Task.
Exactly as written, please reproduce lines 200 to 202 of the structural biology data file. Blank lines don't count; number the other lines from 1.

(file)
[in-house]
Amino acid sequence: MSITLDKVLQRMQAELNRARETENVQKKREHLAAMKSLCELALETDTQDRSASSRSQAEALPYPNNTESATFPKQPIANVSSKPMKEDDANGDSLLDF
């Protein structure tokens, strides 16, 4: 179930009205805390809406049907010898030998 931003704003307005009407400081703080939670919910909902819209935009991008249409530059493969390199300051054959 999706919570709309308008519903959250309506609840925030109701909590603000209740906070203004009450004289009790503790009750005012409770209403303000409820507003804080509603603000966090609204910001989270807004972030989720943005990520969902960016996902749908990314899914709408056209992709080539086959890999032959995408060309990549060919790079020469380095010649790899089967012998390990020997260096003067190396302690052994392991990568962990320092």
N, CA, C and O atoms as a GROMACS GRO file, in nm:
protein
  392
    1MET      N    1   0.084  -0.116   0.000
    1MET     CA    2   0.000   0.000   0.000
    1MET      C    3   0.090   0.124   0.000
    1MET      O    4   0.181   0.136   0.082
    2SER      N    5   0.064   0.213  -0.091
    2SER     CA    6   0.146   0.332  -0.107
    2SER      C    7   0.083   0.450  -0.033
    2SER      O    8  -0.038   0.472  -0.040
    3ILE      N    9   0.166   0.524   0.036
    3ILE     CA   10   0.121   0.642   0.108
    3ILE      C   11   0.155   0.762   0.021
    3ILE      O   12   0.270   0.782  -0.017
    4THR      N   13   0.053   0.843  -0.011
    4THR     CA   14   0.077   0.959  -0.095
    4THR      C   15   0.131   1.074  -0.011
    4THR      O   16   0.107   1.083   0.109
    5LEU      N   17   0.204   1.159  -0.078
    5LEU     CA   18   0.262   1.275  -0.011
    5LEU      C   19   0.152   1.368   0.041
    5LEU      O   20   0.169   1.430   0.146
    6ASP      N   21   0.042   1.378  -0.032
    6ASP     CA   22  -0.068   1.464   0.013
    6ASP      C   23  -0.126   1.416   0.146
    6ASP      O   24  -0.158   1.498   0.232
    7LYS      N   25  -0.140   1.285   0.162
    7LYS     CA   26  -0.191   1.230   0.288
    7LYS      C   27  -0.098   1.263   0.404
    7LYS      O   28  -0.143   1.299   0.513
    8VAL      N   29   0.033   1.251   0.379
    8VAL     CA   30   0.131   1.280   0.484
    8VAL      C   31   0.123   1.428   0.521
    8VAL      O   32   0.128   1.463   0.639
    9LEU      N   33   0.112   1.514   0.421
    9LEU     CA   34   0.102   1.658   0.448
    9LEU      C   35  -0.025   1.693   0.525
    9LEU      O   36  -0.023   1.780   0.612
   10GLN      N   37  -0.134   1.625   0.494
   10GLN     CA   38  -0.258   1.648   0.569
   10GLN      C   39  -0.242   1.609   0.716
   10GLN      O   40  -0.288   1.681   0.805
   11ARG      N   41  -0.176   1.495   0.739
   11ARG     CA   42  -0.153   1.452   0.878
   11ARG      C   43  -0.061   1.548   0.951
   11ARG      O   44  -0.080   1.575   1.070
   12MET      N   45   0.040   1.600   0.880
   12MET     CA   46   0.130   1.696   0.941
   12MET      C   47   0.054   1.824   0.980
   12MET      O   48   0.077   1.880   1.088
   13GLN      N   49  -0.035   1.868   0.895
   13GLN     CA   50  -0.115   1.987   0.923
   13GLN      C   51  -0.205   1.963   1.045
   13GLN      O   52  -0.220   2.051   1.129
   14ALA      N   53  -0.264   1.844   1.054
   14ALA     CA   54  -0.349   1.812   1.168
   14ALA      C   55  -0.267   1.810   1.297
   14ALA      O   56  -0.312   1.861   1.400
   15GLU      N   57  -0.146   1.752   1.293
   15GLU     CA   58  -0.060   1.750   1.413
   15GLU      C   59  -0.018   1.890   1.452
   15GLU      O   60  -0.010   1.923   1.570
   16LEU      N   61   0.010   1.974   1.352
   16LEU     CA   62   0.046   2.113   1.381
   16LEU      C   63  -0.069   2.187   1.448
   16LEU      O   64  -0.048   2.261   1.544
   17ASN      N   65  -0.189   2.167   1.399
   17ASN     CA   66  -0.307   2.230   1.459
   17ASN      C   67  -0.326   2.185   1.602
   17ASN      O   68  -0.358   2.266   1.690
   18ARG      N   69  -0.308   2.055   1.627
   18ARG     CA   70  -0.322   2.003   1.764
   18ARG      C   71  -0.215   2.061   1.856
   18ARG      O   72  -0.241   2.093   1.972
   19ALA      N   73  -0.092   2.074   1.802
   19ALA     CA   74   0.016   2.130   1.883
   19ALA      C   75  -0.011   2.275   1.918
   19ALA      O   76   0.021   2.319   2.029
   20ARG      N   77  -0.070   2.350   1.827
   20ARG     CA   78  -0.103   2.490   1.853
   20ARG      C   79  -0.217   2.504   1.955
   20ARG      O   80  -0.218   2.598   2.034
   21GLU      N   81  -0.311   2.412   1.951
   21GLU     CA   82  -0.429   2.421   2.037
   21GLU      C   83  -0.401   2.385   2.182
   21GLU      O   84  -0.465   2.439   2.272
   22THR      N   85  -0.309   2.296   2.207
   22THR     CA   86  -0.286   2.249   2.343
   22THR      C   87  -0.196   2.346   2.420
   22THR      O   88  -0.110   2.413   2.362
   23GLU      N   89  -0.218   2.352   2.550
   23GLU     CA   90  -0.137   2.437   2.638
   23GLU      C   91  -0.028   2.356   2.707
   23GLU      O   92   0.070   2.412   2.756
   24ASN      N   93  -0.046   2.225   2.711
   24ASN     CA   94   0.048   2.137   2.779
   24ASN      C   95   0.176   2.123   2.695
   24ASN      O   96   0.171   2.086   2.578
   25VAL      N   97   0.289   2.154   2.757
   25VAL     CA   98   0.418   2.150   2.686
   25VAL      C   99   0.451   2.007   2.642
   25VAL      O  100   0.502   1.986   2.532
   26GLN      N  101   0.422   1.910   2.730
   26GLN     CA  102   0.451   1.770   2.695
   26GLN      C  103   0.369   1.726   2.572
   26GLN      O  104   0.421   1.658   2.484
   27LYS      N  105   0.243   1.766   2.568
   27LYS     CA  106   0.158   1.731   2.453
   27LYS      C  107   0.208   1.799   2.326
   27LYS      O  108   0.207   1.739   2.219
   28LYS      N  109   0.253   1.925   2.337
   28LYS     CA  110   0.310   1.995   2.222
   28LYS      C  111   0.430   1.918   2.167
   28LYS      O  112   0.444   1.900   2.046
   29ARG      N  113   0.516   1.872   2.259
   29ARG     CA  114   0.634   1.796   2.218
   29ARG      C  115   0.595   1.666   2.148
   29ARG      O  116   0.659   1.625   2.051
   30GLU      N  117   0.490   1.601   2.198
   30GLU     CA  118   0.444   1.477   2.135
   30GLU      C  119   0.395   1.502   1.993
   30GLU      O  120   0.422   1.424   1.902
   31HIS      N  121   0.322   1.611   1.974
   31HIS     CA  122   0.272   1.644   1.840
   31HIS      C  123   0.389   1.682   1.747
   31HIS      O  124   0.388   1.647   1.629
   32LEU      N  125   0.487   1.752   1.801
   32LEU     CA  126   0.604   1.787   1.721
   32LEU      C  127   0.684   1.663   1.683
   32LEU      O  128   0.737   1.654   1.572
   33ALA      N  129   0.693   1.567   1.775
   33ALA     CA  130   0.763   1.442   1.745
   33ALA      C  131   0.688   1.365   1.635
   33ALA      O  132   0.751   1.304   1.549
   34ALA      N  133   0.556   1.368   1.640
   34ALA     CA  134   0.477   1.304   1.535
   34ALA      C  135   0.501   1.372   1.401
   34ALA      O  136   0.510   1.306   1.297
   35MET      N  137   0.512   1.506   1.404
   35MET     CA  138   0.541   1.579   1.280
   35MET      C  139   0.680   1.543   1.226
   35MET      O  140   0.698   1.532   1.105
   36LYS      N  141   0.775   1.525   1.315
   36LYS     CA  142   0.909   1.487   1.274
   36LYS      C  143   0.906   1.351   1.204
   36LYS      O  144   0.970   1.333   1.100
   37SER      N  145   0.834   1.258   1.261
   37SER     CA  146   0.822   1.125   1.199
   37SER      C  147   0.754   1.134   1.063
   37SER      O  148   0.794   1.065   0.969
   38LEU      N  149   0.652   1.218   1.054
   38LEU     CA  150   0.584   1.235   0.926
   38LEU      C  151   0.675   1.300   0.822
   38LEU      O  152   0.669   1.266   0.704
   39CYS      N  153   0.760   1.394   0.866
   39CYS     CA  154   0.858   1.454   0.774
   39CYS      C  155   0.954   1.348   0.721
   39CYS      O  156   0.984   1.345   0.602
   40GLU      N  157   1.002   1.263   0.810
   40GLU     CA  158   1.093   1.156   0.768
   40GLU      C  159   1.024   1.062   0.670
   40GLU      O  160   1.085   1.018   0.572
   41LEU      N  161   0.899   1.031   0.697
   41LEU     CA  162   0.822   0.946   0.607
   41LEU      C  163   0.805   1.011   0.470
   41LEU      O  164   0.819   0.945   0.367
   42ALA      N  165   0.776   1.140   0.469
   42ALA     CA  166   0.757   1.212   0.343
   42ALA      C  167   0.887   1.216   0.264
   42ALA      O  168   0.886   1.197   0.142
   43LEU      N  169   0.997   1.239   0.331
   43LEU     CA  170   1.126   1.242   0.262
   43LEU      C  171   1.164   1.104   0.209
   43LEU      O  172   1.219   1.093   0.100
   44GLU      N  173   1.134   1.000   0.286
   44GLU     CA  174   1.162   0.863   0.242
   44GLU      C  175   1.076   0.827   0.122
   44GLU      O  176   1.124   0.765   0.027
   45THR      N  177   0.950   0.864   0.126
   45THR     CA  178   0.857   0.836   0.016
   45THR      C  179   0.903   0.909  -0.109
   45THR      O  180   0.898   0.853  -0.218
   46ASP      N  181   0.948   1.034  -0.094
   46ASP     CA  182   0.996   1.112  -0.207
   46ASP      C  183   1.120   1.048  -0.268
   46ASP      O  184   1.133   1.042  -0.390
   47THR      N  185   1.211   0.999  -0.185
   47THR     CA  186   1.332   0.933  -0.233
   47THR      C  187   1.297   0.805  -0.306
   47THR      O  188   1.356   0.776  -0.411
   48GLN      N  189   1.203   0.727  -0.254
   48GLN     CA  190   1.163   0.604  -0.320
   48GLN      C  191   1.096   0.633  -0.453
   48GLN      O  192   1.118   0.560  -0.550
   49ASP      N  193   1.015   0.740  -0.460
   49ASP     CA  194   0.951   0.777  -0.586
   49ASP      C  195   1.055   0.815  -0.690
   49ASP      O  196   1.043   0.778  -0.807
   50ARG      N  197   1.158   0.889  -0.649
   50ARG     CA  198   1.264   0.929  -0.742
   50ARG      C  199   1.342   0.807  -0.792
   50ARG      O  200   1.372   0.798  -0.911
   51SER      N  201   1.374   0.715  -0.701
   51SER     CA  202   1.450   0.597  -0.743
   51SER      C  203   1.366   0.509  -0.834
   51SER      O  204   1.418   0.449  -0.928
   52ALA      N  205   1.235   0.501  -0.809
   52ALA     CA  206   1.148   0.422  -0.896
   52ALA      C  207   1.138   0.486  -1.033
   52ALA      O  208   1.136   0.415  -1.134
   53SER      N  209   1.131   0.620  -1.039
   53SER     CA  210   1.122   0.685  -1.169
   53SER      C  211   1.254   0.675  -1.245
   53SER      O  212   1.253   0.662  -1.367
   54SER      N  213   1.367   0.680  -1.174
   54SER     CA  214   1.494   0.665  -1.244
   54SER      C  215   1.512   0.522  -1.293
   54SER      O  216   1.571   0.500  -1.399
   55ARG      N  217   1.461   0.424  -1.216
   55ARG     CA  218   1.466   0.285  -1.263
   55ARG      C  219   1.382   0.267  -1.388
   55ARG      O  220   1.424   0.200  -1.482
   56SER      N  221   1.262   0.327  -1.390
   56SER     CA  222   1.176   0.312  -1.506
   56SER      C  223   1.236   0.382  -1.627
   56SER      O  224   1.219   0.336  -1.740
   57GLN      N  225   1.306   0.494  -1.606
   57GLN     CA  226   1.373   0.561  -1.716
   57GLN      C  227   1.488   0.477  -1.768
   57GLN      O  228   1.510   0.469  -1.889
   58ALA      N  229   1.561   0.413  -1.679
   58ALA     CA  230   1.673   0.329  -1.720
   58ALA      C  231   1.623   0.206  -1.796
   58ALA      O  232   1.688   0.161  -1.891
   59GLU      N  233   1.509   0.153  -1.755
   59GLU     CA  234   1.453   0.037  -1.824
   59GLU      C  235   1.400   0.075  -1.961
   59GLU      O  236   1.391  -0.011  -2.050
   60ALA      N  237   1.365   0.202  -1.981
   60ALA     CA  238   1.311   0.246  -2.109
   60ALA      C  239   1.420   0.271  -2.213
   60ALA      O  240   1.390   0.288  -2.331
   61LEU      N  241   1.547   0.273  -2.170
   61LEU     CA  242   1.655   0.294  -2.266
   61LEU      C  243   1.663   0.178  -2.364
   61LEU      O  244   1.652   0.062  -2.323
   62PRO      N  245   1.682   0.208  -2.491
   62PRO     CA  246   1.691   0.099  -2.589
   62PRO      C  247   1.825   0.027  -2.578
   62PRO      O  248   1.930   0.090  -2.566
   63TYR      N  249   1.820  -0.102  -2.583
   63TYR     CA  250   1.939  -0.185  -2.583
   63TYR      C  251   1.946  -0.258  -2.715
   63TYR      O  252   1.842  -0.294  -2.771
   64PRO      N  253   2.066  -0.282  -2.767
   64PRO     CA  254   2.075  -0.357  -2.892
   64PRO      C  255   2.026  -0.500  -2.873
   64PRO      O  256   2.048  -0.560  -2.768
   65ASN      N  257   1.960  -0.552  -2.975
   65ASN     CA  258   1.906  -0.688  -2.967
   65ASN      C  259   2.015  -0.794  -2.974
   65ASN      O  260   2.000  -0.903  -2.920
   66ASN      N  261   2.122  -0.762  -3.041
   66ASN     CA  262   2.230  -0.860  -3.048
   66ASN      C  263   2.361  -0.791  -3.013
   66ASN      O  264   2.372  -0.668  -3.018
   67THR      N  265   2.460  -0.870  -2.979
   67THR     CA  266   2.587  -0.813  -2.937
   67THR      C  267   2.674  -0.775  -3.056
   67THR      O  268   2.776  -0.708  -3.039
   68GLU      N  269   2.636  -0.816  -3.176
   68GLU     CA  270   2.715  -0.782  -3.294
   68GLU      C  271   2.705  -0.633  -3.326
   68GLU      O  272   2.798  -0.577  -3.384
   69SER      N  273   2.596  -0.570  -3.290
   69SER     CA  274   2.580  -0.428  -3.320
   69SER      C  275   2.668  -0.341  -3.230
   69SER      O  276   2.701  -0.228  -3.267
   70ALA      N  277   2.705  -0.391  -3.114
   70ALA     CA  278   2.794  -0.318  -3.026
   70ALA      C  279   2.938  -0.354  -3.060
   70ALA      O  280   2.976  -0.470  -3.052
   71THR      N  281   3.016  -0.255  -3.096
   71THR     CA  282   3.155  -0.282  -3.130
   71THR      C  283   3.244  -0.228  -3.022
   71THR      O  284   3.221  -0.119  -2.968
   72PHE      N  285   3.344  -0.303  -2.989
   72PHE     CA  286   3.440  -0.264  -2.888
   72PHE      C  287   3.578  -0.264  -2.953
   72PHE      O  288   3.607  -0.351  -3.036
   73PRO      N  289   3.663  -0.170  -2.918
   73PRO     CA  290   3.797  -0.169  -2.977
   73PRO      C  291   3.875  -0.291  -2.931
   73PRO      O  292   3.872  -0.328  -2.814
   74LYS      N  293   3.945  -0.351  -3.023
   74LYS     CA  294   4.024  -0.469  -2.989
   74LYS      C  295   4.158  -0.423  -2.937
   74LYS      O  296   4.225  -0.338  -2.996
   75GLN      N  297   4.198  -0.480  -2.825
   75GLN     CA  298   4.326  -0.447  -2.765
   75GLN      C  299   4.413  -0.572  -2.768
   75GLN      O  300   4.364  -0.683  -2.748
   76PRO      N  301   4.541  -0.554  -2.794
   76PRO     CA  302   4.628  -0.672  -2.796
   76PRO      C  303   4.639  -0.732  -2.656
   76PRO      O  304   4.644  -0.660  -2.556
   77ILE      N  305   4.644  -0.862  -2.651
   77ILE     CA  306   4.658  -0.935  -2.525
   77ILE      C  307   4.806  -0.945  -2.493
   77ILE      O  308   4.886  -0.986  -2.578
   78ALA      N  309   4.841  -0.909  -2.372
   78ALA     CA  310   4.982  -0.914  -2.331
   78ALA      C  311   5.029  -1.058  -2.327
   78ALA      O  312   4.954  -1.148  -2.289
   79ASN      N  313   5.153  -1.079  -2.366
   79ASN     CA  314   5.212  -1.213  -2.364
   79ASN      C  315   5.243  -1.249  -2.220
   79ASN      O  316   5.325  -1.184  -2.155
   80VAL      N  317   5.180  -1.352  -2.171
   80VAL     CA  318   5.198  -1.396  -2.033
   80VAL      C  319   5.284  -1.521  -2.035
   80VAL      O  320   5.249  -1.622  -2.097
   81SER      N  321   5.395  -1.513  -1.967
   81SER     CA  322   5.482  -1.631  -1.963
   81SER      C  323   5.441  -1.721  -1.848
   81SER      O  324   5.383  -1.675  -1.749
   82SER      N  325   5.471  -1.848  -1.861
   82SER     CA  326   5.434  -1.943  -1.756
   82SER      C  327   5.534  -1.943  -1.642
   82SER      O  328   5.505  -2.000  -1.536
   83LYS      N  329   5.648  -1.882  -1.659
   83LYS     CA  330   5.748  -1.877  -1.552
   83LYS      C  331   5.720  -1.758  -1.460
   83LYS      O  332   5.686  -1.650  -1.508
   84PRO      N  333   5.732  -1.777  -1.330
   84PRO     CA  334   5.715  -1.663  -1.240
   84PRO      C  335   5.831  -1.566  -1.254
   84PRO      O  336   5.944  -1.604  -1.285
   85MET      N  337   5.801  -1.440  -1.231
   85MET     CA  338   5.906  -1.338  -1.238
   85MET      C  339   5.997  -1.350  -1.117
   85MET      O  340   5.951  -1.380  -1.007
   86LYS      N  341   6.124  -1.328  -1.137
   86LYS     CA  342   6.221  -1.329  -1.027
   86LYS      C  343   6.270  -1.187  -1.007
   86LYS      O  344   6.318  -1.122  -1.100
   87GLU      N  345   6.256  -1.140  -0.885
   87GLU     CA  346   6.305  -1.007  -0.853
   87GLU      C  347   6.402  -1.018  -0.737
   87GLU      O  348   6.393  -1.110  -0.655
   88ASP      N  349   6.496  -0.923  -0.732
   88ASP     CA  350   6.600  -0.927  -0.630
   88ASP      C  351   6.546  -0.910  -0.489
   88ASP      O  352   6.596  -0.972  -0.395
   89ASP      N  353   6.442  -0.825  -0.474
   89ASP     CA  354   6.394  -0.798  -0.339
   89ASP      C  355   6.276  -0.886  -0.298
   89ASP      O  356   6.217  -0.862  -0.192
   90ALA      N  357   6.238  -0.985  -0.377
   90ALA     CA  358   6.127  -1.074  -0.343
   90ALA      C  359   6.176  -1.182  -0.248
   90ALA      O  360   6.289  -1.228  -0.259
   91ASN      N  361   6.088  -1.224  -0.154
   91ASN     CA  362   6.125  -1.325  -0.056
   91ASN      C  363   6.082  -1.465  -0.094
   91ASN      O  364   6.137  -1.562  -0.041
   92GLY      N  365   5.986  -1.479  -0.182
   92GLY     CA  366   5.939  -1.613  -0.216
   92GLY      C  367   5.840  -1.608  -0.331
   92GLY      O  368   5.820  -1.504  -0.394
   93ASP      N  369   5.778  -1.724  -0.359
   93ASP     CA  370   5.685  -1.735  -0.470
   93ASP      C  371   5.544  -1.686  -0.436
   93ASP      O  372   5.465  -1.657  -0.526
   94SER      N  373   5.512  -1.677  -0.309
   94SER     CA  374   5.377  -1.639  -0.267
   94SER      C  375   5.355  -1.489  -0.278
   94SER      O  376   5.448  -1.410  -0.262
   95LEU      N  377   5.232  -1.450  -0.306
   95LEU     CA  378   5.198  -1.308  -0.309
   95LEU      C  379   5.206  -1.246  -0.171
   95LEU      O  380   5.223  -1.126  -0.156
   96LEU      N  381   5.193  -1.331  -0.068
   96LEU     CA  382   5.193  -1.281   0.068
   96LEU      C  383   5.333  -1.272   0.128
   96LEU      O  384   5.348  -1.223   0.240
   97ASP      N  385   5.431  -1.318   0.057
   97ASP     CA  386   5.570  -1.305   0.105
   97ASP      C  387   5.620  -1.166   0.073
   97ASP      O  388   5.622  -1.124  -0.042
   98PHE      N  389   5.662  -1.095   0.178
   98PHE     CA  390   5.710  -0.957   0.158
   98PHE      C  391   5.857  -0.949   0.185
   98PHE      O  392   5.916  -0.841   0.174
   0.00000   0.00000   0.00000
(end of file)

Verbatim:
   49ASP     CA  194   0.951   0.777  -0.586
   49ASP      C  195   1.055   0.815  -0.690
   49ASP      O  196   1.043   0.778  -0.807